I have previously addressed the required minimum elements of Arizona construction contracts, which are set forth in A.R.S. § 32-1158(A). When it comes to contracts for the construction of residential in-ground swimming pools and spas, however, those minimum elements are not enough. Pursuant to A.R.S. § 32-1158.01(A), pool and spa contracts must also include several additional provisions. These additional provisions were recently tweaked by the Arizona Legislature through Senate Bill 1116, which became effective on August 9, 2017.
Division One of the Arizona Court of Appeals recently issued a decision addressing contractual indemnification provisions in Amberwood Development, Inc., et al. v. Swann’s Grading, Inc., 2017 WL 712269. Given that Amberwood Development is an unpublished memorandum decision (and not an opinion), it will have no precedential effect on any subsequent Arizona cases. It is, nevertheless, worth reviewing because it touches on two key aspects of indemnification provisions—(1) what acts or omissions are covered; and (2) whose acts or omissions are covered. In Amberwood Development, the court ultimately found that the subcontractor, Swann’s Grading, Inc. (“Swann’s”), was obligated to indemnify the general contractor, Amberwood Development, Inc. (“Amberwood”), for: (1) Swann’s non-negligent actions; and (2) all claims “arising out of or connected to Swann’s work,” regardless of who caused them.
In an earlier post, I addressed the statutorily-required minimum elements of Arizona construction contracts between contractors and property owners. As a reminder, those minimum elements are set forth in A.R.S. § 32-1158(A). This post will, however, address the other side of that same coin—namely, the relatively few construction contract provisions that are statutorily void and unenforceable in Arizona.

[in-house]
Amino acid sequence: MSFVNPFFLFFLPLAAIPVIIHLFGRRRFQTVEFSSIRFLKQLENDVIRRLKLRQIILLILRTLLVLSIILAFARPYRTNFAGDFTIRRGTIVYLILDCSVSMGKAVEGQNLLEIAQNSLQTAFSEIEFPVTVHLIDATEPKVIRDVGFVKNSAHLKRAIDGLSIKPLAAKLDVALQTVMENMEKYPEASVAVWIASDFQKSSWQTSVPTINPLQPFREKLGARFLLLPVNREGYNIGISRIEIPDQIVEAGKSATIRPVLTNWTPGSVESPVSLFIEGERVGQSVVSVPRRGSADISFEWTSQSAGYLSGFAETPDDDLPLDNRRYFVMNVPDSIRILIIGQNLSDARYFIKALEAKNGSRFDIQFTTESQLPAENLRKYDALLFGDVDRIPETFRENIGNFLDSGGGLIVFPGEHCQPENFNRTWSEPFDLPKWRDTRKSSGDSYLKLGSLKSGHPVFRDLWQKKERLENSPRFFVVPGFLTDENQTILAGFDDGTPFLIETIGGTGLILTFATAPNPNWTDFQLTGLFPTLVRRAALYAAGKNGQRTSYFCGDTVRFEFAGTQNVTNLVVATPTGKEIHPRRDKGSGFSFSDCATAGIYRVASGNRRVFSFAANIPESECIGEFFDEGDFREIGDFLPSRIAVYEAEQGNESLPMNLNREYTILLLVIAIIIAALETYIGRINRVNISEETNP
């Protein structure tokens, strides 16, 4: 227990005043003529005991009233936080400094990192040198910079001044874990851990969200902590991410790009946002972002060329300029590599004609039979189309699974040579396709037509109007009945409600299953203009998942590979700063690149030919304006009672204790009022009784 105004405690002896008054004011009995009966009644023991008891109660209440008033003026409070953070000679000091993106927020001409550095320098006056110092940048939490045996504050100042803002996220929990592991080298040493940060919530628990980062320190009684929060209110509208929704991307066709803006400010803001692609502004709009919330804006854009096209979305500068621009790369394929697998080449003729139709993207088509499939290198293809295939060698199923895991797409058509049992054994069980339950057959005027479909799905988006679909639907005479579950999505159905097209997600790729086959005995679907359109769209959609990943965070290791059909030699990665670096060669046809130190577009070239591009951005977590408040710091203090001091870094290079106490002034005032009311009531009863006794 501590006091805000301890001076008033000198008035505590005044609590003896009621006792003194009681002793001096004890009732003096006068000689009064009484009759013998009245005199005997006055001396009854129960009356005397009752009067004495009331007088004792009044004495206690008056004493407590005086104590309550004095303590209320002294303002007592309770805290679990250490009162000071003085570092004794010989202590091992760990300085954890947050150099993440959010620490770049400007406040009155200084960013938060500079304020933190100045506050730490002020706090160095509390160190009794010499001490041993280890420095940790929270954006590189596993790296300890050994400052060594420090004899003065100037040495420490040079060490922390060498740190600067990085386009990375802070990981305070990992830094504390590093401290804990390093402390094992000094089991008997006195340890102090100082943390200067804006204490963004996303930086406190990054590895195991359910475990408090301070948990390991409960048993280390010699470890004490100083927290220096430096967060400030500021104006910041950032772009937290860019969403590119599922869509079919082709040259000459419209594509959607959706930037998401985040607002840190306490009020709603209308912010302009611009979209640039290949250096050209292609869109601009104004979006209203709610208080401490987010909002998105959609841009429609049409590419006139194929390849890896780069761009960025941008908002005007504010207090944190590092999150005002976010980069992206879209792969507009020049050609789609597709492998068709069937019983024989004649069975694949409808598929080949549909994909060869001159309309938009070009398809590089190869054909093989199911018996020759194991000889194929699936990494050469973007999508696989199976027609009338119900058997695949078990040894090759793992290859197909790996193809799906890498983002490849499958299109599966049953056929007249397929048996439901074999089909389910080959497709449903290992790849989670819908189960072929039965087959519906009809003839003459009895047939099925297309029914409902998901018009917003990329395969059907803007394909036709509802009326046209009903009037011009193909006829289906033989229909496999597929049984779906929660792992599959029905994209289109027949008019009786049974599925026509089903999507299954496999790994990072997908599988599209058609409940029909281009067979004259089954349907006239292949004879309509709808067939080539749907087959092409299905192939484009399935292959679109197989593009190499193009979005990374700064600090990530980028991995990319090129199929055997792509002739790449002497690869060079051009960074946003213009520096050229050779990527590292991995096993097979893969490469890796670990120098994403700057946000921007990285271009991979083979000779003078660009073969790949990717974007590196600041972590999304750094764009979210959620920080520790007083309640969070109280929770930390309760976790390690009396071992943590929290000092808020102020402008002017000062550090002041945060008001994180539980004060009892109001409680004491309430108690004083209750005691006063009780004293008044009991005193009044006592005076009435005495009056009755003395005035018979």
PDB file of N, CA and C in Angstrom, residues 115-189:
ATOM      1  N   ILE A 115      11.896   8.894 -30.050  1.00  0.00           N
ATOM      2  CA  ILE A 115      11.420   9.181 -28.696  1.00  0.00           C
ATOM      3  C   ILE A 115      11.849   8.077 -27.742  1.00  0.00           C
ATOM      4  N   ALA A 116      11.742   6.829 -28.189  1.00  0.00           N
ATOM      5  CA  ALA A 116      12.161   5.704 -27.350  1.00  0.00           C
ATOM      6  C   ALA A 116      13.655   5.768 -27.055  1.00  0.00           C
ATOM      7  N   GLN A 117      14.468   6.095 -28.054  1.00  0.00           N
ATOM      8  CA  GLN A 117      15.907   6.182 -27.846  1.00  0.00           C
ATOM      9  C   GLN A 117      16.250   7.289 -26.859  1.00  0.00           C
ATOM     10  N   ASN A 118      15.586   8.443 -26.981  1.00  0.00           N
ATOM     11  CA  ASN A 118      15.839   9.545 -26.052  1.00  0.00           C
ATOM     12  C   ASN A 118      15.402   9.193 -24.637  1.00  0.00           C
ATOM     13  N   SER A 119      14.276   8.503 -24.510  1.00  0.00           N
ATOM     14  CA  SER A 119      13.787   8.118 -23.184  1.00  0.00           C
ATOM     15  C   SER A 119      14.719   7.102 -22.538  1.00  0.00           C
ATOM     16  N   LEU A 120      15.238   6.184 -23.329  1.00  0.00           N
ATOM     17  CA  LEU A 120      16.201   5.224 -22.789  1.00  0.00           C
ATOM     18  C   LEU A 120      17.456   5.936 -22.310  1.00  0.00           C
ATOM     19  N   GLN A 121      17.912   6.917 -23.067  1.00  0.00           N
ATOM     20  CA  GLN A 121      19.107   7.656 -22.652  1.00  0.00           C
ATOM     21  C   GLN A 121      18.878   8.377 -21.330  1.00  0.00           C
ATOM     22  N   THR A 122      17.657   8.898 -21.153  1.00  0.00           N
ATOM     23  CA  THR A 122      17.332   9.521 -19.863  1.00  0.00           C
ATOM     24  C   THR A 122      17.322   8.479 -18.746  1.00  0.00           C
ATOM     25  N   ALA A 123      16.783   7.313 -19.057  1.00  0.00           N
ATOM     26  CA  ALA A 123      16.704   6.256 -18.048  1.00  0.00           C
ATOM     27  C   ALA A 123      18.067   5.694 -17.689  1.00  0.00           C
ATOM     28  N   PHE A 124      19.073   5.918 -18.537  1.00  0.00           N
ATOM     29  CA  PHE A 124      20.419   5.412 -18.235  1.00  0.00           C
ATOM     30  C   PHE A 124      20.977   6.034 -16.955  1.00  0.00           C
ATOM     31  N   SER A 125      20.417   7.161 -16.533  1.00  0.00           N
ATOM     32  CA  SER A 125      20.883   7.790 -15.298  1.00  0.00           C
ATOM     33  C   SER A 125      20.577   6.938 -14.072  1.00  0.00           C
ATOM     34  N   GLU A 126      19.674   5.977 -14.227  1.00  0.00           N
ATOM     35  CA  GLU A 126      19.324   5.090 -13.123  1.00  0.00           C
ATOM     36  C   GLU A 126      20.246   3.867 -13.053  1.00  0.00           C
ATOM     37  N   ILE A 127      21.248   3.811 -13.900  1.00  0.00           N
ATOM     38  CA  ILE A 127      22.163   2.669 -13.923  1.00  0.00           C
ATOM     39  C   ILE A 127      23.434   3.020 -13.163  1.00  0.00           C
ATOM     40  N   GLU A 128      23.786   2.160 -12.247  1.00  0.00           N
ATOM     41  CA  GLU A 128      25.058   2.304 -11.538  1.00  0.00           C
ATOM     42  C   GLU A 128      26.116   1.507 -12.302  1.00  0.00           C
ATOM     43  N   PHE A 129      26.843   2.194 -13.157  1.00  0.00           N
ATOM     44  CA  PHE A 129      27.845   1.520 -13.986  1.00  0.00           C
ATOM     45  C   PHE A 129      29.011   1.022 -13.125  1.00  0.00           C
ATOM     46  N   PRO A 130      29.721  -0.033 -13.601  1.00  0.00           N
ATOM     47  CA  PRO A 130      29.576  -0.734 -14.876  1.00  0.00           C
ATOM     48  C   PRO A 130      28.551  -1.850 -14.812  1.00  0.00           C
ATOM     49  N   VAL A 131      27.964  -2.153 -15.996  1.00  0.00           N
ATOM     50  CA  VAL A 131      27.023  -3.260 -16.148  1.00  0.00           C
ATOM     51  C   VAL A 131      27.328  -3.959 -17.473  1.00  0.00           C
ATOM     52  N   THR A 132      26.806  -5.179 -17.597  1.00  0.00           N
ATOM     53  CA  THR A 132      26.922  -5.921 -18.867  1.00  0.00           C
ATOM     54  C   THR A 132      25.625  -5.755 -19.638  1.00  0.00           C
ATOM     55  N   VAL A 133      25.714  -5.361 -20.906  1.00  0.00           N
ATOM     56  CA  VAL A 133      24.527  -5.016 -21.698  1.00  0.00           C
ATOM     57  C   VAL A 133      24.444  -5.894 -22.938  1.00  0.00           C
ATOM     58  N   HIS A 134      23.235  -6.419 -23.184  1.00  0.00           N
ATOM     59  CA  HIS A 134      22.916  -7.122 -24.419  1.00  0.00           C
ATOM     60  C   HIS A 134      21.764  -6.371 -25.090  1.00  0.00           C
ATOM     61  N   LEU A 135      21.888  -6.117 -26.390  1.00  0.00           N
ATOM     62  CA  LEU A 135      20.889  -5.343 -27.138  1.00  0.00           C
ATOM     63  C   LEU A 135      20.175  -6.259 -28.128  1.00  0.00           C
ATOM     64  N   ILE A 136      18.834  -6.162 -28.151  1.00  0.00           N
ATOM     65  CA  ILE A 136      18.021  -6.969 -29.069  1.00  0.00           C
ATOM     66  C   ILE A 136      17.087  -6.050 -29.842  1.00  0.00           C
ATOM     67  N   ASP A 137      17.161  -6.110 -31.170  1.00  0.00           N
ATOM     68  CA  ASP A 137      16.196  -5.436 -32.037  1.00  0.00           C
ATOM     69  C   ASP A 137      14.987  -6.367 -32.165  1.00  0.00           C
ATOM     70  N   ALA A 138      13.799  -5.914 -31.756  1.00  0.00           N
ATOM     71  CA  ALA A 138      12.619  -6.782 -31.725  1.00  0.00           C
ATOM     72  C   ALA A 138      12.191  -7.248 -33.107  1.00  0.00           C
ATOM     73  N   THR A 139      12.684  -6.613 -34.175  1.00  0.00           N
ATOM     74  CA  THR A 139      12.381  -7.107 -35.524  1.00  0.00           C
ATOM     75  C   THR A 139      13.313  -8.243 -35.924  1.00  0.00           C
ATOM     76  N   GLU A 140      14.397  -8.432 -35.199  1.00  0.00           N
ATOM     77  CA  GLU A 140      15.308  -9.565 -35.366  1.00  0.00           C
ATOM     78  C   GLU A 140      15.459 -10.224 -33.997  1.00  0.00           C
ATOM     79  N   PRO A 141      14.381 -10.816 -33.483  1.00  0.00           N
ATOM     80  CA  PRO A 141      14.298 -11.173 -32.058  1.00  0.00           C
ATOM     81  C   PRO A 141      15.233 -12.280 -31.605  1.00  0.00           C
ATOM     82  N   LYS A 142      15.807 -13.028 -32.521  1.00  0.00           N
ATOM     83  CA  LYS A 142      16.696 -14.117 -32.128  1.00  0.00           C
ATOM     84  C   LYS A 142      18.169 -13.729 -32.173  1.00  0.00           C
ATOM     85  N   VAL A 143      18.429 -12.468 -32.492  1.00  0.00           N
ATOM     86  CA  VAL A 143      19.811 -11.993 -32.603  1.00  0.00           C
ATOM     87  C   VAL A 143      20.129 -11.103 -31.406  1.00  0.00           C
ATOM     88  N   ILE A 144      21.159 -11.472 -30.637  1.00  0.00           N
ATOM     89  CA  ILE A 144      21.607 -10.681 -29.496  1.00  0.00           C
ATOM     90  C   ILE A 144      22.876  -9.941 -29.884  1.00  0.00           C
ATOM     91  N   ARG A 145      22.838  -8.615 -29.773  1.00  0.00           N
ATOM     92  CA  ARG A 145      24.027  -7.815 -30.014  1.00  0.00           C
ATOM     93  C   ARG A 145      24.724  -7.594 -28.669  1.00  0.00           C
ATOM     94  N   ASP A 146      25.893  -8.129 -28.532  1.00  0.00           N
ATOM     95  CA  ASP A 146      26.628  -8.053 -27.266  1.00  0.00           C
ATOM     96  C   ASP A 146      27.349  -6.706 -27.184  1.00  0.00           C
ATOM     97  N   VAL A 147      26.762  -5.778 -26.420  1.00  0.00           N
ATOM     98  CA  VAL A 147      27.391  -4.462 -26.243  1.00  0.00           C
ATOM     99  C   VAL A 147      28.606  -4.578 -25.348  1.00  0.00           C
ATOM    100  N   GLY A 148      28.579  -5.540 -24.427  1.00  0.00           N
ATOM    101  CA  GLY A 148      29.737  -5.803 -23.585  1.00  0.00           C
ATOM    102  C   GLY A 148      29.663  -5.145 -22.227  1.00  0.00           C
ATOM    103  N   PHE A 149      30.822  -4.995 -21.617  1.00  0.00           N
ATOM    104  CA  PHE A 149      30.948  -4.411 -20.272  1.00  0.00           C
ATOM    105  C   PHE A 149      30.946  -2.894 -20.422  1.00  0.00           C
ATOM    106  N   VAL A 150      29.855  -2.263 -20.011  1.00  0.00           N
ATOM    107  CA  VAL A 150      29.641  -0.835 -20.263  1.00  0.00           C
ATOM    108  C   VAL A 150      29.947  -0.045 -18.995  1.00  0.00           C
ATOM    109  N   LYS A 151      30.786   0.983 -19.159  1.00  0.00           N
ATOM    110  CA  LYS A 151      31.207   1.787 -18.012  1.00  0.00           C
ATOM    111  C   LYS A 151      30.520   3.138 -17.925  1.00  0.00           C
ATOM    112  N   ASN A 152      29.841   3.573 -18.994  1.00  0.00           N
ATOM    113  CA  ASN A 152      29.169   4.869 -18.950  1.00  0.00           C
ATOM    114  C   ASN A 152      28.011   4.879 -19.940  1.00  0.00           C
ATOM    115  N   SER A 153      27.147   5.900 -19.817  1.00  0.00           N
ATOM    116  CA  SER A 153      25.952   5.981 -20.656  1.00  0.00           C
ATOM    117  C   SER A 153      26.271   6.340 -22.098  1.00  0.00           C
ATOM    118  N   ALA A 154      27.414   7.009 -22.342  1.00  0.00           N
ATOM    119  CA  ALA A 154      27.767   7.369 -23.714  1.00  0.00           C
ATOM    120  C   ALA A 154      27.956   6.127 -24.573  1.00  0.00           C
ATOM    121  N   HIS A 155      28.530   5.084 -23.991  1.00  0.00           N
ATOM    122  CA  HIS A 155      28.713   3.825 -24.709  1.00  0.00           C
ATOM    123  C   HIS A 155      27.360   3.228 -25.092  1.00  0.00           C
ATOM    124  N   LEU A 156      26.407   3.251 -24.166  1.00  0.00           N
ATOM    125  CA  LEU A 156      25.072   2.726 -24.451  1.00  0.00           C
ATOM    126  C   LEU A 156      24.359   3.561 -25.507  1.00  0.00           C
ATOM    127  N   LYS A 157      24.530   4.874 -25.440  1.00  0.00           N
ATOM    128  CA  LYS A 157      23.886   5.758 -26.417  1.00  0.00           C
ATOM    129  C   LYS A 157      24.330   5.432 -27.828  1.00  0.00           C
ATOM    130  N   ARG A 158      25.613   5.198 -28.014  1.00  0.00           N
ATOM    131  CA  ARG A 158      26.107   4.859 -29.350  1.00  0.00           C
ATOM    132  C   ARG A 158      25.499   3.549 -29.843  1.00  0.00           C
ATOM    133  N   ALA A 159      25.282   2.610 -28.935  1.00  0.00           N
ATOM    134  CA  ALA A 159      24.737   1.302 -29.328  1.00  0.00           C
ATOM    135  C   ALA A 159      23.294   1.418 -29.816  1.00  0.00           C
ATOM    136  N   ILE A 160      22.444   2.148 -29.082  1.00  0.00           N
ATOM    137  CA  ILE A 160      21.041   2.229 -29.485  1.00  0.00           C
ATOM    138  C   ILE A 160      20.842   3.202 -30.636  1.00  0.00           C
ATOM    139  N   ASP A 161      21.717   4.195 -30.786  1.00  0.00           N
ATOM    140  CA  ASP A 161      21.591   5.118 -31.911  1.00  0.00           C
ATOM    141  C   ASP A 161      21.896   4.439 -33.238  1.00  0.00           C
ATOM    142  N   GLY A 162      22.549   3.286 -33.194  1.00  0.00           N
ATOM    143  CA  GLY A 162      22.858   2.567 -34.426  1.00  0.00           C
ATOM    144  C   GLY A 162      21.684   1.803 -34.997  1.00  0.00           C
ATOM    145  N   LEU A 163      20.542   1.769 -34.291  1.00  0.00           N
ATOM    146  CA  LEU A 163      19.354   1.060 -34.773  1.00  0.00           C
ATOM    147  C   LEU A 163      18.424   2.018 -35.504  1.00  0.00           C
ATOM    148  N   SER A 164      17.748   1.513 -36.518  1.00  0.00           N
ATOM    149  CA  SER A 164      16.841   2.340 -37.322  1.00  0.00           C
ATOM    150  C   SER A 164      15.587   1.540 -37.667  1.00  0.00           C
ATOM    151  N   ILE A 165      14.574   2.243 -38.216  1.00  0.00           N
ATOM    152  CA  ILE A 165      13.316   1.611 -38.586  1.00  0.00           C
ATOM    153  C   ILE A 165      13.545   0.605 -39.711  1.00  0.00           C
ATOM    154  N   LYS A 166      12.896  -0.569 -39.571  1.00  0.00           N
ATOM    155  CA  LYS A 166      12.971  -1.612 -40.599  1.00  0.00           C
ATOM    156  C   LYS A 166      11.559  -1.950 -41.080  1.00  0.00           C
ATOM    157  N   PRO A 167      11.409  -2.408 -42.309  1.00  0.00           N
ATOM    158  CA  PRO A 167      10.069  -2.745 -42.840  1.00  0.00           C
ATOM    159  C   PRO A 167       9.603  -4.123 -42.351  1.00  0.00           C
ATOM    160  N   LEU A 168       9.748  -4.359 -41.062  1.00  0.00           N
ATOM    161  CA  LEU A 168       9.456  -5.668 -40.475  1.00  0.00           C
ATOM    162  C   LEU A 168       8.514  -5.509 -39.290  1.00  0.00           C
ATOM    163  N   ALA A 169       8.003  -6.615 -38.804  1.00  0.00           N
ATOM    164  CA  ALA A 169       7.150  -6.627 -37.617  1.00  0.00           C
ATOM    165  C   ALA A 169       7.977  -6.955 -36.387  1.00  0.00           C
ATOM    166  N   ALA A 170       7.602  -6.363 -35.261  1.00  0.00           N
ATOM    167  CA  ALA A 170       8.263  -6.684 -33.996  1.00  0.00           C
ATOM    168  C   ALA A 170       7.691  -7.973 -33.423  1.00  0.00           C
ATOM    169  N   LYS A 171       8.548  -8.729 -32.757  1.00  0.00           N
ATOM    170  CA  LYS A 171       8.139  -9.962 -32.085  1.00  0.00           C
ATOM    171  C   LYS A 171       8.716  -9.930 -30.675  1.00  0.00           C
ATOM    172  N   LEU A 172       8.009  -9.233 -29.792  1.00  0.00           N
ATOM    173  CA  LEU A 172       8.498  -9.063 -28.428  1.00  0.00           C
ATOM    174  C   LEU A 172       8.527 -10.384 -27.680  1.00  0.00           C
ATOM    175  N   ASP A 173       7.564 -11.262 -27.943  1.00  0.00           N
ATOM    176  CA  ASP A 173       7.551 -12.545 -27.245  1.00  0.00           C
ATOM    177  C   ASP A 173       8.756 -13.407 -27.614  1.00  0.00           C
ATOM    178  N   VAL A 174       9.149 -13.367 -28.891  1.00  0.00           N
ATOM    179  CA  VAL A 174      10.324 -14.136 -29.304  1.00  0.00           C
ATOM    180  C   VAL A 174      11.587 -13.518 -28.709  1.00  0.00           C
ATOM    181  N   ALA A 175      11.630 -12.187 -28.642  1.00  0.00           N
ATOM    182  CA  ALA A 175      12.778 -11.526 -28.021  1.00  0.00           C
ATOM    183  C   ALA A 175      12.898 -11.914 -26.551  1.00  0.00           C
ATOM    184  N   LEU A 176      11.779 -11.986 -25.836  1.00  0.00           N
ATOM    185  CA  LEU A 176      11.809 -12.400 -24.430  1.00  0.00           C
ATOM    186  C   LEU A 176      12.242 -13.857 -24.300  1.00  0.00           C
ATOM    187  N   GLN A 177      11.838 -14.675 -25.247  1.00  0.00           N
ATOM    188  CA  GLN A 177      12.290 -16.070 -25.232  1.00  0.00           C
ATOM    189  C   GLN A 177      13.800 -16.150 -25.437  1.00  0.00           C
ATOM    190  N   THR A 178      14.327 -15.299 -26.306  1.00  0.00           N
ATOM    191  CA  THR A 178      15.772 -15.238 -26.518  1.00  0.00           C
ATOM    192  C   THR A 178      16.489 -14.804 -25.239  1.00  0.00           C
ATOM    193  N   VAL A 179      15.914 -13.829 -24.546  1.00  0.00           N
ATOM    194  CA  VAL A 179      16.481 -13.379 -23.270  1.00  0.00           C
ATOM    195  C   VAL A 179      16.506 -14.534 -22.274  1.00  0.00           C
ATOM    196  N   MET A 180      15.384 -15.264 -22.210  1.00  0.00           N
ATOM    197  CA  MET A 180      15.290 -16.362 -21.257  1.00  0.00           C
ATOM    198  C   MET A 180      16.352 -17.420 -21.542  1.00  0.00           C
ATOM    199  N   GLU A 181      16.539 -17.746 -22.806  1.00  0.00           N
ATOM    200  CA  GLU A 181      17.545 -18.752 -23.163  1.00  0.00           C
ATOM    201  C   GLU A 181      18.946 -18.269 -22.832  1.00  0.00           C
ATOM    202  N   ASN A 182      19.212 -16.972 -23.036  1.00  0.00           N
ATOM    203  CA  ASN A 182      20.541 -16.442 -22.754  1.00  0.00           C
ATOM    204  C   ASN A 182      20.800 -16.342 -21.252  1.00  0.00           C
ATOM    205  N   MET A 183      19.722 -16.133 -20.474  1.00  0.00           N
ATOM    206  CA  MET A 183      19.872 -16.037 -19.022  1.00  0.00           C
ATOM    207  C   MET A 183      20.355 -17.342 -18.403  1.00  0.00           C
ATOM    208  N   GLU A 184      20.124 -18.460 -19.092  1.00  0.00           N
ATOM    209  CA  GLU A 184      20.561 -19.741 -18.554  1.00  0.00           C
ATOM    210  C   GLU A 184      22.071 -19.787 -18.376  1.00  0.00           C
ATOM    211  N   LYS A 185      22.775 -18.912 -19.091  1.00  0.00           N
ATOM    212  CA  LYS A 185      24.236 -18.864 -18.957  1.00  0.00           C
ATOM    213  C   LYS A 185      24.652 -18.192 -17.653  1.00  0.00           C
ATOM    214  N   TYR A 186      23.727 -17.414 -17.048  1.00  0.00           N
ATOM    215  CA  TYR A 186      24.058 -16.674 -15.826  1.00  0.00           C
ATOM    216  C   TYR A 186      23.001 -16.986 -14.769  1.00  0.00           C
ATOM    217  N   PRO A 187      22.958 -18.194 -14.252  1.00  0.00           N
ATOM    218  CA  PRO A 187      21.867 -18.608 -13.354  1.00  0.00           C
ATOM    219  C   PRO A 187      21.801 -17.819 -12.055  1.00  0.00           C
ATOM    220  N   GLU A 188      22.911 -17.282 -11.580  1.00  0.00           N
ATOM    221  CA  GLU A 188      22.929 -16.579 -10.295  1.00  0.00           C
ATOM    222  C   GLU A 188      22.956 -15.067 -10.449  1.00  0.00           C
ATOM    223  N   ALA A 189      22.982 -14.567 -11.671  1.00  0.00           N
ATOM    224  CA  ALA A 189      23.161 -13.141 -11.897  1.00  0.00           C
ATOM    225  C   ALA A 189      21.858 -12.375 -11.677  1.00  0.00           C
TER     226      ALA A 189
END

First, A.R.S. § 32-1129.05(A) provides that the following are against Arizona’s public policy and are void and unenforceable:
Indemnification provisions are mainstays of most construction contracts. As a result, all contractors should be aware that the agreements they enter likely impose certain indemnification obligations upon them. But even the most seasoned contractors may not realize that construction contracts are not always the final word on indemnity. Rather, certain indemnification obligations can arise purely as a matter of law, even if the parties’ contract is silent on the issue. This is what is referred to as “common law indemnification,” and it was the subject of the Arizona Court of Appeals’ recent decision in Hatch Development, LLC, et al. v. Sol’s Construction Co., Inc., 240 Ariz. 171 (App. 2016).
It has been several months since I last published a blog entry. My term as the President of the Scottsdale Bar Association and a particularly busy period in my practice have recently left too few hours in the day for blogging. But now that my term has ended, I intend on resuming my regular posts. In light of my time away, I thought it only fitting that this post cover some aspect of delay. I will, therefore, address in this post the often controversial “no-damages-for-delay” clause.